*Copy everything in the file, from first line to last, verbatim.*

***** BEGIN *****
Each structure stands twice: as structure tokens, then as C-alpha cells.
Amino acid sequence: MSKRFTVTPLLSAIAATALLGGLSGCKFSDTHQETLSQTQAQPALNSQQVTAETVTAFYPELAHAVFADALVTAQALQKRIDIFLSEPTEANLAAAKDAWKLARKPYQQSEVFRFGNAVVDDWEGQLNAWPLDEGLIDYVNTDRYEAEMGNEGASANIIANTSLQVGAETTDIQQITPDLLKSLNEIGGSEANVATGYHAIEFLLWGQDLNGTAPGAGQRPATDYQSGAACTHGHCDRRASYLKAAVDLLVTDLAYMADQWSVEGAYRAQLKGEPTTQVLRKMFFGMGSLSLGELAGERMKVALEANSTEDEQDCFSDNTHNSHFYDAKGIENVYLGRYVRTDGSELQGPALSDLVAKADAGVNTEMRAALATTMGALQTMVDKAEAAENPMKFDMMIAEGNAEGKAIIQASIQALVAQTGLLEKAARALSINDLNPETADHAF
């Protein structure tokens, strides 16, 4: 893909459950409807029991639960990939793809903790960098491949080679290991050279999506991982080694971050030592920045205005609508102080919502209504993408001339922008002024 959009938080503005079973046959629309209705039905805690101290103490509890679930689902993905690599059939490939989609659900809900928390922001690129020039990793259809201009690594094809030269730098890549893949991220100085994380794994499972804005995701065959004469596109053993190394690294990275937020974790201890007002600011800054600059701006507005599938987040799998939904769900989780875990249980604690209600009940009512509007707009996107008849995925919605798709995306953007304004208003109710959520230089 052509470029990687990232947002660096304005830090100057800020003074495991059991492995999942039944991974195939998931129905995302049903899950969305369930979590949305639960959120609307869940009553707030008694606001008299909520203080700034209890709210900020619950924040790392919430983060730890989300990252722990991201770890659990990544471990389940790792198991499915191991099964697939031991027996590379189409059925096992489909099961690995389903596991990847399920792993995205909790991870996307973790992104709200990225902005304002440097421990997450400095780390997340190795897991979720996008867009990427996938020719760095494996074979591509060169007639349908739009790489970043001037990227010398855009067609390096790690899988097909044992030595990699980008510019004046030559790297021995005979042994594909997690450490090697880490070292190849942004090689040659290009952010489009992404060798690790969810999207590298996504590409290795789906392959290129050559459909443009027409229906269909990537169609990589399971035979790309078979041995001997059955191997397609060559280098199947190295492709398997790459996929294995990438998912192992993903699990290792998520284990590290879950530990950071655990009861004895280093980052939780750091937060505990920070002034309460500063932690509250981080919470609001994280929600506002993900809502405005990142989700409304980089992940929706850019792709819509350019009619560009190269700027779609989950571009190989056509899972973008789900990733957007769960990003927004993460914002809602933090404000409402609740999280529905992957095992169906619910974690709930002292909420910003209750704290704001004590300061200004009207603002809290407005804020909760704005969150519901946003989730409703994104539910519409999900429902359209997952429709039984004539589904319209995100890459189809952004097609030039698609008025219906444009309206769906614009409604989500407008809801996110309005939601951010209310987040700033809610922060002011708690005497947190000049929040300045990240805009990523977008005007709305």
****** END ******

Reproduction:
Each structure stands twice: as structure tokens, then as C-alpha cells.
Amino acid sequence: MSKRFTVTPLLSAIAATALLGGLSGCKFSDTHQETLSQTQAQPALNSQQVTAETVTAFYPELAHAVFADALVTAQALQKRIDIFLSEPTEANLAAAKDAWKLARKPYQQSEVFRFGNAVVDDWEGQLNAWPLDEGLIDYVNTDRYEAEMGNEGASANIIANTSLQVGAETTDIQQITPDLLKSLNEIGGSEANVATGYHAIEFLLWGQDLNGTAPGAGQRPATDYQSGAACTHGHCDRRASYLKAAVDLLVTDLAYMADQWSVEGAYRAQLKGEPTTQVLRKMFFGMGSLSLGELAGERMKVALEANSTEDEQDCFSDNTHNSHFYDAKGIENVYLGRYVRTDGSELQGPALSDLVAKADAGVNTEMRAALATTMGALQTMVDKAEAAENPMKFDMMIAEGNAEGKAIIQASIQALVAQTGLLEKAARALSINDLNPETADHAF
């Protein structure tokens, strides 16, 4: 893909459950409807029991639960990939793809903790960098491949080679290991050279999506991982080694971050030592920045205005609508102080919502209504993408001339922008002024 959009938080503005079973046959629309209705039905805690101290103490509890679930689902993905690599059939490939989609659900809900928390922001690129020039990793259809201009690594094809030269730098890549893949991220100085994380794994499972804005995701065959004469596109053993190394690294990275937020974790201890007002600011800054600059701006507005599938987040799998939904769900989780875990249980604690209600009940009512509007707009996107008849995925919605798709995306953007304004208003109710959520230089 052509470029990687990232947002660096304005830090100057800020003074495991059991492995999942039944991974195939998931129905995302049903899950969305369930979590949305639960959120609307869940009553707030008694606001008299909520203080700034209890709210900020619950924040790392919430983060730890989300990252722990991201770890659990990544471990389940790792198991499915191991099964697939031991027996590379189409059925096992489909099961690995389903596991990847399920792993995205909790991870996307973790992104709200990225902005304002440097421990997450400095780390997340190795897991979720996008867009990427996938020719760095494996074979591509060169007639349908739009790489970043001037990227010398855009067609390096790690899988097909044992030595990699980008510019004046030559790297021995005979042994594909997690450490090697880490070292190849942004090689040659290009952010489009992404060798690790969810999207590298996504590409290795789906392959290129050559459909443009027409229906269909990537169609990589399971035979790309078979041995001997059955191997397609060559280098199947190295492709398997790459996929294995990438998912192992993903699990290792998520284990590290879950530990950071655990009861004895280093980052939780750091937060505990920070002034309460500063932690509250981080919470609001994280929600506002993900809502405005990142989700409304980089992940929706850019792709819509350019009619560009190269700027779609989950571009190989056509899972973008789900990733957007769960990003927004993460914002809602933090404000409402609740999280529905992957095992169906619910974690709930002292909420910003209750704290704001004590300061200004009207603002809290407005804020909760704005969150519901946003989730409703994104539910519409999900429902359209997952429709039984004539589904319209995100890459189809952004097609030039698609008025219906444009309206769906614009409604989500407008809801996110309005939601951010209310987040700033809610922060002011708690005497947190000049929040300045990240805009990523977008005007709305």